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GOP state senator wants legislative pages to stop playing 'Secret Hitler' at work
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GOP state senator wants legislative pages to stop playing 'Secret Hitler' at work

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A Republican state senator is complaining about legislative pages using work time to play a card game that pits fascists against liberals trying to root out a “secret Hitler” — a game in which some versions swap the Hitler character for President Donald Trump.

Sen. Steve Nass, of Whitewater, complained to his Senate GOP colleagues Wednesday that both part-time and full-time page staff have during paid work time been playing “Secret Hitler,” a politically themed hidden identity card game from the same game designer who created the raunchy party game “Cards Against Humanity.”

In “Secret Hitler,” between five and 10 players are divided into two uneven teams: a larger team of liberals and a smaller team of fascists. One player is chosen as Secret Hitler. The fascists are aware of their leader’s identity and work to install him by tricking the liberals, who aren’t aware of his identity.

A game expansion featuring Trump, a Republican, as Hitler and four members of his administration as the fascists, was released in June 2017.

“We don’t know which version was being played, but both seem inappropriate,” Nass wrote in an email to his colleagues. “I would respectfully submit there appears to be a serious lack of leadership and judgement amongst the senior members of the Page Staff.”

Nass couldn’t be reached for comment, but his spokesman, Mike Mikalsen, said the Senate Chief Clerk has confiscated the game and Nass’ office has asked the legislative human resources office to investigate the matter. Mikalsen said the game-playing raises concerns over the management of staff time in the office.

A human resources spokeswoman declined to say whether her office is conducting an investigation, and neither she nor the Senate Chief Clerk would offer more information about which version of the game was being played.

Mikalsen said the fact page staff are playing games while on the job may suggest there need to be fewer pages on staff.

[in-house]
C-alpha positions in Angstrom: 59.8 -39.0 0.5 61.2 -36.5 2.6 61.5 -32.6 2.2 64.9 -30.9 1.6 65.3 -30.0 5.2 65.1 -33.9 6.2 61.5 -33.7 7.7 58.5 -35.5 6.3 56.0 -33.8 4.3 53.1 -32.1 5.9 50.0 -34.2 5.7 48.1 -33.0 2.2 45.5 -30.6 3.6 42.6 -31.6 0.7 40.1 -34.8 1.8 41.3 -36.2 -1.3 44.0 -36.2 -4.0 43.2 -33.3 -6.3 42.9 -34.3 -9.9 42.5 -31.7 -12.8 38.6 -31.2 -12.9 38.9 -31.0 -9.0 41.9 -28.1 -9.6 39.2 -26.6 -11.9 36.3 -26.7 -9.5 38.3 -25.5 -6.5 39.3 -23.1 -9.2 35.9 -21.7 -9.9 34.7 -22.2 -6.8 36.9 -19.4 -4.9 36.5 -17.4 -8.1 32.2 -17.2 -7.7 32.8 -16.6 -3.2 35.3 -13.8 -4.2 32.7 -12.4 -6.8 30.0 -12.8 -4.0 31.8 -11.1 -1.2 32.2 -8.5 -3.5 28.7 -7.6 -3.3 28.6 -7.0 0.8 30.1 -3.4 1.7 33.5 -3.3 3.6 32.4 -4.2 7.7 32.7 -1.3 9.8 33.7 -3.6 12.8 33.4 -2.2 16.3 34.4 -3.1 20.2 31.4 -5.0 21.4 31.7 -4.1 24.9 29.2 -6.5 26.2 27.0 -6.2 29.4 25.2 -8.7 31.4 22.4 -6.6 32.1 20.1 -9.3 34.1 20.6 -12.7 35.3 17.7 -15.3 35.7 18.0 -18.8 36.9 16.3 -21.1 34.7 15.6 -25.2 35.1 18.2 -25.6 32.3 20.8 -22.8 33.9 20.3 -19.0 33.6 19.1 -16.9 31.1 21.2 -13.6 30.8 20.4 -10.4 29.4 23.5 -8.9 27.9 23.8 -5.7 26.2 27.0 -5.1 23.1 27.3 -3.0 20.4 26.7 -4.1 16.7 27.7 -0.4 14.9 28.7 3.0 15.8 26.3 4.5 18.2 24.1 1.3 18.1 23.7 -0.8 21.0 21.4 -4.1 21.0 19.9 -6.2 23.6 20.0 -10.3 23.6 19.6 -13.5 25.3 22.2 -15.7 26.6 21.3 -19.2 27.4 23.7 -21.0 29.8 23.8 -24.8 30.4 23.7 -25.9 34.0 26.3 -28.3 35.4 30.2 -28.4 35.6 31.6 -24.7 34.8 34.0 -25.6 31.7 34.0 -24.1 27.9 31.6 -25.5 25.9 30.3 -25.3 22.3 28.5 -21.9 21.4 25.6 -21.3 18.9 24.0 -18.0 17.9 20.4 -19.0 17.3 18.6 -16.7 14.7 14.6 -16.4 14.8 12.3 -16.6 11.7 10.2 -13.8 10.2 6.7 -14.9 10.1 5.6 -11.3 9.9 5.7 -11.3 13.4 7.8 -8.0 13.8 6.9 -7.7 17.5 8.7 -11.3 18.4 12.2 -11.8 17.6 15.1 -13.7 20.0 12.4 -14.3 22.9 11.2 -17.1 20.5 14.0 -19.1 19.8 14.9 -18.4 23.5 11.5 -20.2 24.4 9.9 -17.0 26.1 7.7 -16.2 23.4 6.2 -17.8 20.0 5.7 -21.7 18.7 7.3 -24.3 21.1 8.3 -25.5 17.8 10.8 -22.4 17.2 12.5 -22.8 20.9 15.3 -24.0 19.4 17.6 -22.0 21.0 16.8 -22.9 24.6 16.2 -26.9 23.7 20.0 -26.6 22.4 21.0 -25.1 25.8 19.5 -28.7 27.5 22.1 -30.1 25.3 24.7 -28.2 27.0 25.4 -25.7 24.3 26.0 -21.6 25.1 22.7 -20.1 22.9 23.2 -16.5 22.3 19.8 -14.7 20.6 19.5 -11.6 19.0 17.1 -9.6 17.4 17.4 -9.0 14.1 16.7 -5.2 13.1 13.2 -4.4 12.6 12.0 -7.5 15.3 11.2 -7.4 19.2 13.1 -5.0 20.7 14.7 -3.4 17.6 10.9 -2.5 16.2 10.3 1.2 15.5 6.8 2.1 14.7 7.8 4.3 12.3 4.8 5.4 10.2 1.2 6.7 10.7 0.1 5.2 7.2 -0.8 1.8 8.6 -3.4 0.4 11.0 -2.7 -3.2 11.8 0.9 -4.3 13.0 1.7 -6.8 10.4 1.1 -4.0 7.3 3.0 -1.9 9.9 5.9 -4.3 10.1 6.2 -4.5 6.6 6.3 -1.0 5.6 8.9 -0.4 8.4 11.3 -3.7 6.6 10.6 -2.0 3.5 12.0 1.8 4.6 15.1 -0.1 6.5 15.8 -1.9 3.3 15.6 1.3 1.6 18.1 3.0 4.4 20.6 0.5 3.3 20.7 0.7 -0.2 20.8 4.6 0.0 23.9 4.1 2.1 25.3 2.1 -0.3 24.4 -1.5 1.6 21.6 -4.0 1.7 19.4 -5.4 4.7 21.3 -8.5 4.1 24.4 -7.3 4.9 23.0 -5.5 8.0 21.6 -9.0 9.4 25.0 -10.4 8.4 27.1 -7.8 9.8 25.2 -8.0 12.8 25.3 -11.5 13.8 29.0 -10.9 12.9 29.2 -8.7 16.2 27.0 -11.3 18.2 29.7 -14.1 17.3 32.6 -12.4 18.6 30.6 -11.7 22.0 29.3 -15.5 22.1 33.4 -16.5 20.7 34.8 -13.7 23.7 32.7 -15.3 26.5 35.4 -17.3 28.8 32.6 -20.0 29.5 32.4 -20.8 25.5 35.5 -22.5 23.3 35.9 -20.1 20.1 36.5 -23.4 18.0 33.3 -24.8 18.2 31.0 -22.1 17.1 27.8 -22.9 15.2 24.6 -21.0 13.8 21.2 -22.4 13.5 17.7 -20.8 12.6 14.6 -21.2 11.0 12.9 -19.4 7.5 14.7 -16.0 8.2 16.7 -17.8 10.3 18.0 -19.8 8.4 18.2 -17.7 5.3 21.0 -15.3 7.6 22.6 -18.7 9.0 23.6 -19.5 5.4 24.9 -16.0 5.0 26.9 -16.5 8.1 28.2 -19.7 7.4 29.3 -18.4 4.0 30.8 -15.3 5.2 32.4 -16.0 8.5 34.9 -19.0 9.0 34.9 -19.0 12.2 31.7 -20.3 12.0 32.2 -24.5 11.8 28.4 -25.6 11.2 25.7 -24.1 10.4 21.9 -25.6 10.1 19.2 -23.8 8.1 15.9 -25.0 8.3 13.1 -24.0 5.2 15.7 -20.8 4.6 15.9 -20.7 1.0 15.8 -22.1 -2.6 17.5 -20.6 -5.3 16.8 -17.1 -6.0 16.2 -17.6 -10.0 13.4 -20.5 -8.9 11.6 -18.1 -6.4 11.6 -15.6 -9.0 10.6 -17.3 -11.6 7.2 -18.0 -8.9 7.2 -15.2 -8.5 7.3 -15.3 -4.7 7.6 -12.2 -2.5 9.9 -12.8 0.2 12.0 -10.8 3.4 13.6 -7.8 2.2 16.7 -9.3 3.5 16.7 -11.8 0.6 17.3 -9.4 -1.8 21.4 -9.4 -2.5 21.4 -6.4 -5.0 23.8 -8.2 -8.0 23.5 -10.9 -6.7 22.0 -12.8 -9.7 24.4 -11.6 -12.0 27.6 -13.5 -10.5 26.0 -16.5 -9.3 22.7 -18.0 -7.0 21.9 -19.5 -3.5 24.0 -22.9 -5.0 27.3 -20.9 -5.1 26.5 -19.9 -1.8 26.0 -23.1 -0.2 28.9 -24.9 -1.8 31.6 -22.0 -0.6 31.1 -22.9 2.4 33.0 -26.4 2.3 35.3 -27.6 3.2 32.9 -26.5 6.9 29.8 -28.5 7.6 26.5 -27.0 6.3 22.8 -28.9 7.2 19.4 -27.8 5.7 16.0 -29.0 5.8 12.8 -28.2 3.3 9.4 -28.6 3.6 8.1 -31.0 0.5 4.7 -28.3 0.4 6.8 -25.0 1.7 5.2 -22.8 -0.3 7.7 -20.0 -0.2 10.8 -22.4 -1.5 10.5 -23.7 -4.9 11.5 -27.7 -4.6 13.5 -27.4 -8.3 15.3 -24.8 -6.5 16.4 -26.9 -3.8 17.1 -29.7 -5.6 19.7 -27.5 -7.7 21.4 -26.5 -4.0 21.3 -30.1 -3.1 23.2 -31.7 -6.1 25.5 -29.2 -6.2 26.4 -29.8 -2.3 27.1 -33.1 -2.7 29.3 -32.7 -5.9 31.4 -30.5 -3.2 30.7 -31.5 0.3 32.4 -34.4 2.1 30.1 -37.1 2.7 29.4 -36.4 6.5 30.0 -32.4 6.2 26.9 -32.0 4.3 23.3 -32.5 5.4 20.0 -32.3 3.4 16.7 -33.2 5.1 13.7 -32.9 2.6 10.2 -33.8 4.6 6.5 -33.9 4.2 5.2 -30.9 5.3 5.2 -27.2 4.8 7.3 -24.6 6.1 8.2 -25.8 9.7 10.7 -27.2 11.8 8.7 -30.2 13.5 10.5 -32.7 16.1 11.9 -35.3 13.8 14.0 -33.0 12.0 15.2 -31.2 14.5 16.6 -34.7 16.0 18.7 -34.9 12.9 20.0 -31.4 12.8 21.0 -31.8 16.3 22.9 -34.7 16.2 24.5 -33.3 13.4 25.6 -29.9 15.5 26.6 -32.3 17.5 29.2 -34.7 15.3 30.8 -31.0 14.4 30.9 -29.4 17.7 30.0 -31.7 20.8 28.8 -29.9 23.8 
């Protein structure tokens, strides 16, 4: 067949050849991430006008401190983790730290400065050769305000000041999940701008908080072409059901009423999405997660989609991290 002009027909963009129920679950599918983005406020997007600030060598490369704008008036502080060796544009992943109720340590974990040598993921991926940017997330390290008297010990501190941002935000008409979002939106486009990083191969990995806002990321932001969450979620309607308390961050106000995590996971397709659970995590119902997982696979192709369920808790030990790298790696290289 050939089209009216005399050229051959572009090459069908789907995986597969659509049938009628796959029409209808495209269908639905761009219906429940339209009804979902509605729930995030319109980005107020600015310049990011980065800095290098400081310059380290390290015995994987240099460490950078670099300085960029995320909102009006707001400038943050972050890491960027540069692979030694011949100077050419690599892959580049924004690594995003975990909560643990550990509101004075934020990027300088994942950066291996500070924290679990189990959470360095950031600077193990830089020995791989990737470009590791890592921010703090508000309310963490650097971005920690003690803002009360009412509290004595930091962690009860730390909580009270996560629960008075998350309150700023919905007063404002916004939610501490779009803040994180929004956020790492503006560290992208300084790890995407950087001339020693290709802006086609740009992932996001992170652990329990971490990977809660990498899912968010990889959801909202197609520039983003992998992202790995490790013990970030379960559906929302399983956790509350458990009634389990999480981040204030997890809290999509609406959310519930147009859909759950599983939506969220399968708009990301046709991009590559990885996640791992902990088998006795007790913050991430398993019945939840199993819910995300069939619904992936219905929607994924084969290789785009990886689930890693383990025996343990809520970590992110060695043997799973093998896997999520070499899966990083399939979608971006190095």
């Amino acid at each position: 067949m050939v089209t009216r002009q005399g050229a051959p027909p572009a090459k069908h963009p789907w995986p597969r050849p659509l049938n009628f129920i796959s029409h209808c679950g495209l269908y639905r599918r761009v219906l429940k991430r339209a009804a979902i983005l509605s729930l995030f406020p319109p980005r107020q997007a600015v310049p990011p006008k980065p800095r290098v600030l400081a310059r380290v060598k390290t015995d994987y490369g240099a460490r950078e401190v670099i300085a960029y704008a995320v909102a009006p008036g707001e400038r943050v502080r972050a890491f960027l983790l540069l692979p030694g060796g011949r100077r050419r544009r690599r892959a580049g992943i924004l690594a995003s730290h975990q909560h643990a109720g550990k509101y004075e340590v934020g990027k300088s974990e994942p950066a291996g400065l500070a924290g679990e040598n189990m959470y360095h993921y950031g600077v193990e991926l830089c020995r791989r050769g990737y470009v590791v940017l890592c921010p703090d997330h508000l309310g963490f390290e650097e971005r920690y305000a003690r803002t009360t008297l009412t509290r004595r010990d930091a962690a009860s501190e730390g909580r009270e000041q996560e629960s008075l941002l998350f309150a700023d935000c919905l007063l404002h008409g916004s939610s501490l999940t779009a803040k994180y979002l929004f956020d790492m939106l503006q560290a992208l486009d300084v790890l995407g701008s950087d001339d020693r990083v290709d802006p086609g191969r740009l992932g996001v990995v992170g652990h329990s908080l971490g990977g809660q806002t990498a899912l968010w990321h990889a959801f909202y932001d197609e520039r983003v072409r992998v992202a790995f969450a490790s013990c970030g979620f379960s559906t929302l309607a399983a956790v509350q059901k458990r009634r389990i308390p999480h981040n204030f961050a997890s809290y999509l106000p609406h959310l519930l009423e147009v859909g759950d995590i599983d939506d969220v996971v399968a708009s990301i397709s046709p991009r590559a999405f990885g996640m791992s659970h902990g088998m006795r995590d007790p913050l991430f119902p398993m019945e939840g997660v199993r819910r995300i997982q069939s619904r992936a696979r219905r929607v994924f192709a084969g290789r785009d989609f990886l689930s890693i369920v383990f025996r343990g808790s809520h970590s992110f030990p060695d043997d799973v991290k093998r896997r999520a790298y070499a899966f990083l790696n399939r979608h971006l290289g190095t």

“If there is literally the need to allow them to play games, then we have too many people on staff,” Mikalsen said.

Staff size

According to the Senate Sergeant at Arms’ website, there are currently six full-time positions on the Senate Sergeant’s staff. Full-time pages are salaried with regular state benefits.

There are about 15 to 20 part-time pages that are generally employed for the duration of the legislative session. Most are recent graduates. Primary responsibilities include responding to requests from senators on the Senate floor during legislative sessions, helping out at committee hearings, running errands for Senate offices and helping out with mailings.

Ted Blazel, the Senate Sergeant at Arms who oversees page staff, said he was aware of the game being played, but didn’t know details of what the game entailed.

“Typically when there is down time they’re allowed to do their homework and so I didn’t push back,” Blazel said. “Nobody has ever raised an issue in all my years here. I’m frankly a little surprised that the concerns were raised.”

Others respond

Others in the Senate thought Nass’ concerns were overblown.

“Would he write (an email about the game) if they were playing Monopoly?” said Sen. Luther Olsen, R-Ripon. “I don’t know.”

Sen. Chris Larson, D-Milwaukee, said Nass was taking the issue too far and that senators shouldn’t be micromanaging page staff, who aren’t employed by any one Senate office.

“When we need something done, they are very responsible,” Larson said, adding that he’s not sure what page staff would do in between handling requests from senators. Larson added he does not condone any use of a game that would seek to glorify Hitler or Nazis.

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